Our curriculum builds on students’ achievements at primary school, introducing new skills and new contexts. Students study six units in the year.
Unit 1: Safe on-line – students learn about our network and how to stay safe on-line
Unit 2: My virtual pet – students create a virtual pet using the Scratch block programming language
Unit 3: Under the hood – students learn some of the basics of computer hardware and networks, and learn how the binary number system works.
Unit 4: Kode it! – students use a 3D games programming environment to create and program 3D games.
Unit 5: The camera never lies – students explore some of the moral and ethical issues involved in using IT, particular its power to present reality differently.
Unit 6: Game on – designing a computer game in Scratch
The year 8 curriculum develops students’ skills further, and introduces more programming
Unit 1: Step up to programming – students learn the key programming structures in a text-based programming language, creating a series of maths programs.
Unit 2: The imitation game – students learn who Alan Turing was and attempt to code a realistic chat bot using a text based programming language.
Unit 3: Crack the code – students learn about encryption techniques and create a simple program to turn text into code.
Unit 4: Getting graphical – students learn how images are represented in computers, and have their first introduction to event driven programming, designing a simple paint program.
Unit 5: I love my mobile – students learn about how data packets travel round a network. They write a simple website using HTML and CSS, appropriate for viewing on a mobile.
Unit 6: Mind your own business – a team challenge to create and market a company
The Year 9 curriculum introduces more complex skills and challenges students to learn some of the key theoretical concepts in computing.
Unit 1: You’ve been hacked – students learn about social engineering and cyber security. They create a program to generate a secure password.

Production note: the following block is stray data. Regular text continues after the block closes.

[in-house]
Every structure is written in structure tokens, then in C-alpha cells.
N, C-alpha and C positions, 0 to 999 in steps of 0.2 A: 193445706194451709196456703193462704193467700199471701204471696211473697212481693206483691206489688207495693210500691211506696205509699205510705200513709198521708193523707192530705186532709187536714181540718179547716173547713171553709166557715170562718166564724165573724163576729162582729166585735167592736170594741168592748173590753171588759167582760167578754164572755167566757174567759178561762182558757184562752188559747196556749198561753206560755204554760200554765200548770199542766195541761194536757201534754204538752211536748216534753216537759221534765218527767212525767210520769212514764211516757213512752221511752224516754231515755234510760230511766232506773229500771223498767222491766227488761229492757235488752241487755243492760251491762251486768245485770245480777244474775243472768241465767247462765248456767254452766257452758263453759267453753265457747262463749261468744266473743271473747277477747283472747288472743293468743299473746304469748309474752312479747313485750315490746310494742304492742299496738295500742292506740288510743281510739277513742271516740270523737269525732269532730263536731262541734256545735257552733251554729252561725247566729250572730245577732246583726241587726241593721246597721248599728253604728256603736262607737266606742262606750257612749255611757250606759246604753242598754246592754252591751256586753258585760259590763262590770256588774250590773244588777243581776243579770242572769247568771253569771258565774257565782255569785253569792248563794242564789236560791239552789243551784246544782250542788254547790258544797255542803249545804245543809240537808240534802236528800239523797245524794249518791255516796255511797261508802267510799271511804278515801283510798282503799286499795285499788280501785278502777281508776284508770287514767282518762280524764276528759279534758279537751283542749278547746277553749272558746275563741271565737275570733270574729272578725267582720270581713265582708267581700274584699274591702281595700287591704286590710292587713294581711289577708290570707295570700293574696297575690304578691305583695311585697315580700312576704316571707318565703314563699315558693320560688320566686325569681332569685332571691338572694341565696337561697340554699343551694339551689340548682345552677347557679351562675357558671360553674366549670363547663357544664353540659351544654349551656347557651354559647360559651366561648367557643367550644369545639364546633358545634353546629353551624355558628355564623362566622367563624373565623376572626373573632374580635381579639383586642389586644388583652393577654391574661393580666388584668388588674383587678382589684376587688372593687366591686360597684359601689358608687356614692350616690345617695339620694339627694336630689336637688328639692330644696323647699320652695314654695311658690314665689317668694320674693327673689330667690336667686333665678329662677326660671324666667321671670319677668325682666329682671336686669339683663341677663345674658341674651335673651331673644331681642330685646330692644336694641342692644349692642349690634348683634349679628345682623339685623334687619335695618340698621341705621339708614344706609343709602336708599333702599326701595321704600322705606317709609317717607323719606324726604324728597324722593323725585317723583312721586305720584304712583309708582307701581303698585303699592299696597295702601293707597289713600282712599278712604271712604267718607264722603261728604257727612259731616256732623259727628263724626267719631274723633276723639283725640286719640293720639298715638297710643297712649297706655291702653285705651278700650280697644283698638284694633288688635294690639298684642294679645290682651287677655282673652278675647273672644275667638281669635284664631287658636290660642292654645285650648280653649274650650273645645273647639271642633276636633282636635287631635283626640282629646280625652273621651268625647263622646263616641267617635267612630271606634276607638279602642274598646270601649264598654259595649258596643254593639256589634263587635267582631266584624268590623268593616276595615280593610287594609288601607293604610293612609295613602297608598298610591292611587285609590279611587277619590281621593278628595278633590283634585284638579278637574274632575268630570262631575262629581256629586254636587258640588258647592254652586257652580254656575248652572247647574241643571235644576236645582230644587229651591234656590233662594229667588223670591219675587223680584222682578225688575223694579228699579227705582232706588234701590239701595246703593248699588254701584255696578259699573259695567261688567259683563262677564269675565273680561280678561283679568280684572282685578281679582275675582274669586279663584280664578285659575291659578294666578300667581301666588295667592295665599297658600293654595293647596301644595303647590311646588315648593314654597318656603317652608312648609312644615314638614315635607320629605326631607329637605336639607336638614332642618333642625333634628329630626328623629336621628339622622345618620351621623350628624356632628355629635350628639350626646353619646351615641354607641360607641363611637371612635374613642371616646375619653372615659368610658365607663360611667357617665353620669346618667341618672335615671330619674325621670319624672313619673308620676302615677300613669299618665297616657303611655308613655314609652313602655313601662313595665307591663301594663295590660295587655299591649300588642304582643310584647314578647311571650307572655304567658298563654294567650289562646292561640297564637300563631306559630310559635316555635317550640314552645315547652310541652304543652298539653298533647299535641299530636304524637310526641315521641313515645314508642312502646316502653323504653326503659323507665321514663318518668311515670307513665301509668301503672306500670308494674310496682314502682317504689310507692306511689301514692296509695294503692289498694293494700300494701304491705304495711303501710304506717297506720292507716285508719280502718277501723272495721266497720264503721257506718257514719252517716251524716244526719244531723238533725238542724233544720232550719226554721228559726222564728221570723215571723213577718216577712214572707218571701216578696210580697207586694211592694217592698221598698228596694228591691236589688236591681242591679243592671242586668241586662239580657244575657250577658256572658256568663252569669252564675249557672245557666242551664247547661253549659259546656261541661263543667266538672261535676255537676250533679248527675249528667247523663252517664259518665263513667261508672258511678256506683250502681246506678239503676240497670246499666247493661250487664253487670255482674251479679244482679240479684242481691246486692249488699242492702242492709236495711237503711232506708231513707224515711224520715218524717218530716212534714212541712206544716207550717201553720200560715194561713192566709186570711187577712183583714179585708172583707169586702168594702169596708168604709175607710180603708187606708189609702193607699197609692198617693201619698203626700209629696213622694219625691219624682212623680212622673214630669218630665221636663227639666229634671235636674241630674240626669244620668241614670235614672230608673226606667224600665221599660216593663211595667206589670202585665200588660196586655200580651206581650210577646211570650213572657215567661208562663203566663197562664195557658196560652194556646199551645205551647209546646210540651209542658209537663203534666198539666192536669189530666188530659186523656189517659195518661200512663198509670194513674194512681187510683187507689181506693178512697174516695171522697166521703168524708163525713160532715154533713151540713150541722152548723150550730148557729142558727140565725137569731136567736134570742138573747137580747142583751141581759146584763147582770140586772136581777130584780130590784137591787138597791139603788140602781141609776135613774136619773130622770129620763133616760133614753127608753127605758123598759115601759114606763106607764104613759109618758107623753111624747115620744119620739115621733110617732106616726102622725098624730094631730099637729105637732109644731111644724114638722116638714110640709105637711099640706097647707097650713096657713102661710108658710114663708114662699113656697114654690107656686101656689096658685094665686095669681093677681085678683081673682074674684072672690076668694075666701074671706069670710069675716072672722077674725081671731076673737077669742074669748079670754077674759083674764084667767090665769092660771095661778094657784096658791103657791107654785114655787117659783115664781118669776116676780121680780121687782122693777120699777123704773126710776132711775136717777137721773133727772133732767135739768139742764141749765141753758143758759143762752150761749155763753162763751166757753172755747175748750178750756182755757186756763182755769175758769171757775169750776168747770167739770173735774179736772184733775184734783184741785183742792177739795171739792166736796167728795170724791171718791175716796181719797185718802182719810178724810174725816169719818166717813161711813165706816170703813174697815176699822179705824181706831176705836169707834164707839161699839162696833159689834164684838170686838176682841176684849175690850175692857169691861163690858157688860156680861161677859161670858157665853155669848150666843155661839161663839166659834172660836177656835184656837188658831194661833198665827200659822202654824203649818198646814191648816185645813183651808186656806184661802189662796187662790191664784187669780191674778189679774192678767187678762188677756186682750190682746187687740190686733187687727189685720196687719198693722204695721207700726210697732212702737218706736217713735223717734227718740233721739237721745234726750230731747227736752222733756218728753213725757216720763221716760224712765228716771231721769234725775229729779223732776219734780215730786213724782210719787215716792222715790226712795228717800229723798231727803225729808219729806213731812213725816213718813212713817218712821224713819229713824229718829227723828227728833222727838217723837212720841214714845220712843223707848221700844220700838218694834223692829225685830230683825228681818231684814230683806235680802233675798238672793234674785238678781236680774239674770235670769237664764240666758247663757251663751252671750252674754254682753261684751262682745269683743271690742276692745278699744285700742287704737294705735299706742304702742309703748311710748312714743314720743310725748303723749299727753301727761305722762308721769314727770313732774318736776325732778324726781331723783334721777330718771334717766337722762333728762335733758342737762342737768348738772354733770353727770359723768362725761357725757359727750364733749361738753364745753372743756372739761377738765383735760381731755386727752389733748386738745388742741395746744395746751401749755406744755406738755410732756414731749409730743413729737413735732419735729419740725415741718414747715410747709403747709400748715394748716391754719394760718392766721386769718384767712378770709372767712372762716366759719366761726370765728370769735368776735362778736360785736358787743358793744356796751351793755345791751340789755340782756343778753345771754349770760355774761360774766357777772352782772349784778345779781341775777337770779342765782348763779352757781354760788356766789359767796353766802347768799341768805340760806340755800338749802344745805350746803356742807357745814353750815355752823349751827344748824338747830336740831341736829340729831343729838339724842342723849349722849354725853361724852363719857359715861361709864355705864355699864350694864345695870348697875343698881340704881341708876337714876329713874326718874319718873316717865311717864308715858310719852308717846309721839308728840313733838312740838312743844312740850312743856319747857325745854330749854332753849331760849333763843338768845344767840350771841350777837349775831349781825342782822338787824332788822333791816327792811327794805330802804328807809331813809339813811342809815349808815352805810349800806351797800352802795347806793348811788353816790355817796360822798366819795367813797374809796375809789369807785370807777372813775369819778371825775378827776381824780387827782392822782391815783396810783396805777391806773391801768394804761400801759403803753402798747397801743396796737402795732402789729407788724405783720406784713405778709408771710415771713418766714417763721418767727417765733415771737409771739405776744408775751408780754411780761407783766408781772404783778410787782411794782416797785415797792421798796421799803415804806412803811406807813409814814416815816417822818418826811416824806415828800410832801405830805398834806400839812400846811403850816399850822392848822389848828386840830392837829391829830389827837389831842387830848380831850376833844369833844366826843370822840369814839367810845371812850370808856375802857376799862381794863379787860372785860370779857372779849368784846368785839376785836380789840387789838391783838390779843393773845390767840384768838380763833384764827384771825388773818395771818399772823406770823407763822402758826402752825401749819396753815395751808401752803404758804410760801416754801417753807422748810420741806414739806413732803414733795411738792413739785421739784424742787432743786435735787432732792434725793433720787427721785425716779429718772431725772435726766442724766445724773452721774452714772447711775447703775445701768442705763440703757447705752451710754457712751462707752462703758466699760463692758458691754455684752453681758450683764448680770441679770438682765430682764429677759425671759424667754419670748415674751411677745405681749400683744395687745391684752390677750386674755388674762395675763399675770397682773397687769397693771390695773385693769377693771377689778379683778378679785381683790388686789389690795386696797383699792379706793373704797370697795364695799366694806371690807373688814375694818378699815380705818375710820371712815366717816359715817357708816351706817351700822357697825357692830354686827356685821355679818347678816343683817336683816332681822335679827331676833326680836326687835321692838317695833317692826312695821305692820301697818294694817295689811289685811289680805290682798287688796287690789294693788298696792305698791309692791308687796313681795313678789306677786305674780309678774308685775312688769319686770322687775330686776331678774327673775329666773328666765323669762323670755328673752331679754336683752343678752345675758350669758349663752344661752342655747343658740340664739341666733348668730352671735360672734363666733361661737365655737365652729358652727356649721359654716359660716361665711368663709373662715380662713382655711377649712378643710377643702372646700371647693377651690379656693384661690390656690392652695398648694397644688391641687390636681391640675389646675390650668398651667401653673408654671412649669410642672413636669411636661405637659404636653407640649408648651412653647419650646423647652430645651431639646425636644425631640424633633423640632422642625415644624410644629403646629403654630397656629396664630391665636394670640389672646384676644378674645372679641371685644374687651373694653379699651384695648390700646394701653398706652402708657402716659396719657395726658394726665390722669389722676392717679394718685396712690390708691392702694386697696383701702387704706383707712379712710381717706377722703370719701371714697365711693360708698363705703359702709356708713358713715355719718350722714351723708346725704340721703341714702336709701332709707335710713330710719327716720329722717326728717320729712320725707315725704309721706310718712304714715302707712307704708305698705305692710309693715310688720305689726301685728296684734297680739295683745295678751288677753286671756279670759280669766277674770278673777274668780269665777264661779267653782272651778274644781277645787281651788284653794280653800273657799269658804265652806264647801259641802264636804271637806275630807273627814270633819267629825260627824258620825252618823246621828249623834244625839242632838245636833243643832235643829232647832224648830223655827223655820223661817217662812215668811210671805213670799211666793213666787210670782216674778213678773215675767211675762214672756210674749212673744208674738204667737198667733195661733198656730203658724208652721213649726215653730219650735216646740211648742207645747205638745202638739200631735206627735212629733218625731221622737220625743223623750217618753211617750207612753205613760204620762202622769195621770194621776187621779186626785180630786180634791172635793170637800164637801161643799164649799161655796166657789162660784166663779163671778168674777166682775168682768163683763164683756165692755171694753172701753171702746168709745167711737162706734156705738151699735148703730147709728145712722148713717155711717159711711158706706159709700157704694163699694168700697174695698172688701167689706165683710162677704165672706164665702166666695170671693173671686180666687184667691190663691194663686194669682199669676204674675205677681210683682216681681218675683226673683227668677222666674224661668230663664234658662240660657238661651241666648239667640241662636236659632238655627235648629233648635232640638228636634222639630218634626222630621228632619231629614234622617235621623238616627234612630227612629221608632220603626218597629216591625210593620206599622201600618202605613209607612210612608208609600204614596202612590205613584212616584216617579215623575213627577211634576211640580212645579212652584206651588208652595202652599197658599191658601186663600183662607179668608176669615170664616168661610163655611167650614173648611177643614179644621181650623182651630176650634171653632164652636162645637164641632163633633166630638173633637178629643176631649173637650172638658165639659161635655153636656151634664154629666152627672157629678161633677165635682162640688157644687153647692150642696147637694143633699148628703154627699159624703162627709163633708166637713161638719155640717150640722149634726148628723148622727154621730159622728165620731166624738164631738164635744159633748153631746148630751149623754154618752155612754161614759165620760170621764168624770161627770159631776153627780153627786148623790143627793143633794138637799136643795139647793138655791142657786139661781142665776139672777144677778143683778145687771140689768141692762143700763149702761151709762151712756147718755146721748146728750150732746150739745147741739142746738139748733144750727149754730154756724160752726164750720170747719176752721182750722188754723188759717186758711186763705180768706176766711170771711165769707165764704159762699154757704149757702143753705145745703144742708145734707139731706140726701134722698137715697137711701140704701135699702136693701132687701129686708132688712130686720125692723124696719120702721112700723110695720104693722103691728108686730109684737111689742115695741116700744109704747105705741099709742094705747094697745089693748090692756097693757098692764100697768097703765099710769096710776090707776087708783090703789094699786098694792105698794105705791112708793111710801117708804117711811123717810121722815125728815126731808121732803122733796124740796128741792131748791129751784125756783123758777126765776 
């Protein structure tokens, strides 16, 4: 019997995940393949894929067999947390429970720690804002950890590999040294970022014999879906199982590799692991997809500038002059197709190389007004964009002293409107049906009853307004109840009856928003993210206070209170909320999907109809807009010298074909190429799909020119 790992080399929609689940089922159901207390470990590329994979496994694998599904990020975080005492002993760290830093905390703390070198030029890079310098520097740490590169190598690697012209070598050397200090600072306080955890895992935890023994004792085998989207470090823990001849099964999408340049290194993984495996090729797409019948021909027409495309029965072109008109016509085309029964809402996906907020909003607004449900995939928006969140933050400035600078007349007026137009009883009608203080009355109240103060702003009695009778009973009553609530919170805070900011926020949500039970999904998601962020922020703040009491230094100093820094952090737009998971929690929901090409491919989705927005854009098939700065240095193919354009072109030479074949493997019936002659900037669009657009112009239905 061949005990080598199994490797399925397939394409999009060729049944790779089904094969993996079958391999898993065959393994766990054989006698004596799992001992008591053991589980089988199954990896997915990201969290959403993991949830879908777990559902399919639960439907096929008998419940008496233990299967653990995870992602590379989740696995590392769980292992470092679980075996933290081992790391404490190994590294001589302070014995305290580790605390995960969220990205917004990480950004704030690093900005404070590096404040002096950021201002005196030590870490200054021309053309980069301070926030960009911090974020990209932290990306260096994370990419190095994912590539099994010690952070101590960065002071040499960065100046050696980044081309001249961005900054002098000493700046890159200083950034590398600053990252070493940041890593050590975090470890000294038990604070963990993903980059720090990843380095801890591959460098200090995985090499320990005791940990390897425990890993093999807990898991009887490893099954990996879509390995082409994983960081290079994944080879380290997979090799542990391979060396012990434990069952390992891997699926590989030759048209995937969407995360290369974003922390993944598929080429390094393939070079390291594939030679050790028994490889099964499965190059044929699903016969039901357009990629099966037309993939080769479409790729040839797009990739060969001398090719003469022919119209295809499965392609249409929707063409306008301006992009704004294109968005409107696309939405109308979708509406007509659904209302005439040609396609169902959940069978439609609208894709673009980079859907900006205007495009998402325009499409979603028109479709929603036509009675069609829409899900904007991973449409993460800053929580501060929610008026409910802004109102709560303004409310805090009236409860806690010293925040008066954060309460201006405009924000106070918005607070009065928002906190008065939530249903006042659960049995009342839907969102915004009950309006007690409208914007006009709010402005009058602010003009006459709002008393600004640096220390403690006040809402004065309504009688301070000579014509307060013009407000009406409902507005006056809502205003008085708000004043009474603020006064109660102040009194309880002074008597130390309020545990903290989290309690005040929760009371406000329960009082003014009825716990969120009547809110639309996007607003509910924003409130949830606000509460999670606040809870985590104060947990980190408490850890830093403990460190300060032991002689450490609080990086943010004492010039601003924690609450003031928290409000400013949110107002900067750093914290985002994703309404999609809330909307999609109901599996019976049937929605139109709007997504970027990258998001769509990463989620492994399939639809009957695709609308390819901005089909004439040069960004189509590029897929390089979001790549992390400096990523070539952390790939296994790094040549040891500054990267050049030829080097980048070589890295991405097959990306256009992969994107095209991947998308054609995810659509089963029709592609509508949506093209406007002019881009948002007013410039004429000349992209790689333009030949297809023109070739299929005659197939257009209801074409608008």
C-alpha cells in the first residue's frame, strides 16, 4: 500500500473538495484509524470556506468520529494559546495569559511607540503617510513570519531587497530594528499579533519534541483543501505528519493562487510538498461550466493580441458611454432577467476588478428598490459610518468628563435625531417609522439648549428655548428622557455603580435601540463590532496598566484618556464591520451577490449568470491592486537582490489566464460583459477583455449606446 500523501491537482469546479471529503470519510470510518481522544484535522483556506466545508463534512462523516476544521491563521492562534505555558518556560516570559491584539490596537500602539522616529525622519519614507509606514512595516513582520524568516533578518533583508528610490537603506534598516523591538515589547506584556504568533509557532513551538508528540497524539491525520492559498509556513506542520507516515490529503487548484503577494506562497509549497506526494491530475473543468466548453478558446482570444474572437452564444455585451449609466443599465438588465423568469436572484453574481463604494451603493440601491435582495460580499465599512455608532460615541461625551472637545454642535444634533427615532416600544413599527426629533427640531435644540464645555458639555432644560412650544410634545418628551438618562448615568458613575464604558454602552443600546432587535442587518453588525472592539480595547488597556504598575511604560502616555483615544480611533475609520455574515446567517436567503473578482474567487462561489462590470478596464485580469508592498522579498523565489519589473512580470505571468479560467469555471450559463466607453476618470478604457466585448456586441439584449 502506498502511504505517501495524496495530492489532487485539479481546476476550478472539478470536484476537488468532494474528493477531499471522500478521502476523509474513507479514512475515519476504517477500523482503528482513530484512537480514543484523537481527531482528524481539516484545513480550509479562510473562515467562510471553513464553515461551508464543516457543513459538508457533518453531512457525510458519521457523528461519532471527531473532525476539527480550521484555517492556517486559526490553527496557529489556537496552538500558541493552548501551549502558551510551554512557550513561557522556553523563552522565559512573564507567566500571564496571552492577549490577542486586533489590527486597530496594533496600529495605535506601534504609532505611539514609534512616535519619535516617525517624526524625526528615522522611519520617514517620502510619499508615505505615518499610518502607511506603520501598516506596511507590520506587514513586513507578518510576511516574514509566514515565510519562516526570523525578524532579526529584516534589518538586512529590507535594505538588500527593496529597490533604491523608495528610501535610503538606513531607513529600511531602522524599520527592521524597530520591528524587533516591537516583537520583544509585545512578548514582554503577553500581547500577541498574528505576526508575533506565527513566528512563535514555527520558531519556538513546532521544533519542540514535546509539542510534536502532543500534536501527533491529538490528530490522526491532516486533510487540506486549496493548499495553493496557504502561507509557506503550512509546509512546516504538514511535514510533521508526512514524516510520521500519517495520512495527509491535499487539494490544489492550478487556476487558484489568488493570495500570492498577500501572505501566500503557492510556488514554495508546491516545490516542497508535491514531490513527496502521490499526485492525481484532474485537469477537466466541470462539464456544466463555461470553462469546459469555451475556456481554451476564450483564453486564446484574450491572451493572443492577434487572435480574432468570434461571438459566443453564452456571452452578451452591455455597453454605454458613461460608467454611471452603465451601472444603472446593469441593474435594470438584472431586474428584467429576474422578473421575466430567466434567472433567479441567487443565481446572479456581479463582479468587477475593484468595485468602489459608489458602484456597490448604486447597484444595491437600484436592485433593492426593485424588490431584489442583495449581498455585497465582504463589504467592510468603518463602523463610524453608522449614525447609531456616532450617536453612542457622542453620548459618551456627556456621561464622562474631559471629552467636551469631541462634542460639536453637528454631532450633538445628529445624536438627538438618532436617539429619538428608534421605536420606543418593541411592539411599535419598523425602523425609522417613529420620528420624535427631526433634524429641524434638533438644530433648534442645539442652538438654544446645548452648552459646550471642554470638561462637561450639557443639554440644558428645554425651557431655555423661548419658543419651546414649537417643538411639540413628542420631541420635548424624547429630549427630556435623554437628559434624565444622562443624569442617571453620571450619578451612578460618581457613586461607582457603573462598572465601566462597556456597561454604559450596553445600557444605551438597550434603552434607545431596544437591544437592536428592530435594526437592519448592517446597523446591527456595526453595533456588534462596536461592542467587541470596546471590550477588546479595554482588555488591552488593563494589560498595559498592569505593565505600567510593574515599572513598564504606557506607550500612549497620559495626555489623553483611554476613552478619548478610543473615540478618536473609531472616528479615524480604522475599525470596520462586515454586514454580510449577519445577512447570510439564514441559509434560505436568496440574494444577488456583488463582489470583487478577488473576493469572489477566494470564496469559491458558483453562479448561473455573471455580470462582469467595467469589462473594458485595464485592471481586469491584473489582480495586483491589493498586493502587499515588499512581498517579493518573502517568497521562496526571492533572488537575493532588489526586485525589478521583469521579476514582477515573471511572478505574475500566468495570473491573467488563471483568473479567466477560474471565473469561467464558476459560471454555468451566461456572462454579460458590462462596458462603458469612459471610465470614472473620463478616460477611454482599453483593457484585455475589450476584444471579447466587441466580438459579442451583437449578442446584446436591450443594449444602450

Unit 2: Sort it out – students learn some of the key sorting algorithms and write programs to implement some of them
Unit 3: Sounds good – students learn how sound is represented in computer systems and code a simple music player.
Unit 5: Sell it on-line – students learn about databases and SQL, and create a database back-end to their e-commerce site
Unit 6: Getting app-lause – students create a simple mobile app
Exam board: AQA
Specification: GCSE computer science 4512 [this is the current link - http://www.aqa.org.uk/subjects/computer-science-and-it/gcse/computer-science-8520 ]
In Years 10 and 11 students have the chance to study a GCSE computer science course. Computational thinking is at the heart of many of today’s challenges, in all areas of business and industry. Students don’t need to have ambitions to be a programmer to get a huge amount from the course, which teaches them the skills to analyse and solve problems, to think logically and to test solutions systematically.
Students learn key knowledge about how computers work; how computers represent data in different forms; how computers deal with common problems like sorting and searching, and compressing data; how networks work; how cyber-security can be maintained; and what the legal and moral framework for the user of IT is. Alongside this students learn the key concepts of computer programming using a text-based programming language – by the end of the course they should be able to produce their own small application to solve a real-world problem.
The following units are studied in Year 10:
Unit 1 – computer systems
Unit 2 – binary and hexadecimal number systems
Unit 3 – representing text, images and sound
Unit 4 – compression techniques and Boolean logic
Unit 5 – computer networks
Unit 6 – the process of software design
The following units are studied in Year 11:
Unit 1 – cyber security and social engineering
Unit 2 – controlled assessment task
Unit 3 – software categories
Unit 4 – ethical, legal and moral issues
Unit 5 – revision
In each year group about 30% of the time will be spent developing students’ knowledge of key program flow control methods; their ability to use the techniques of structured programming; their knowledge of data structures and their ability to use techniques to write robust code .Their skills in this area are tested in the controlled assessment in Year 11, and in both exam papers.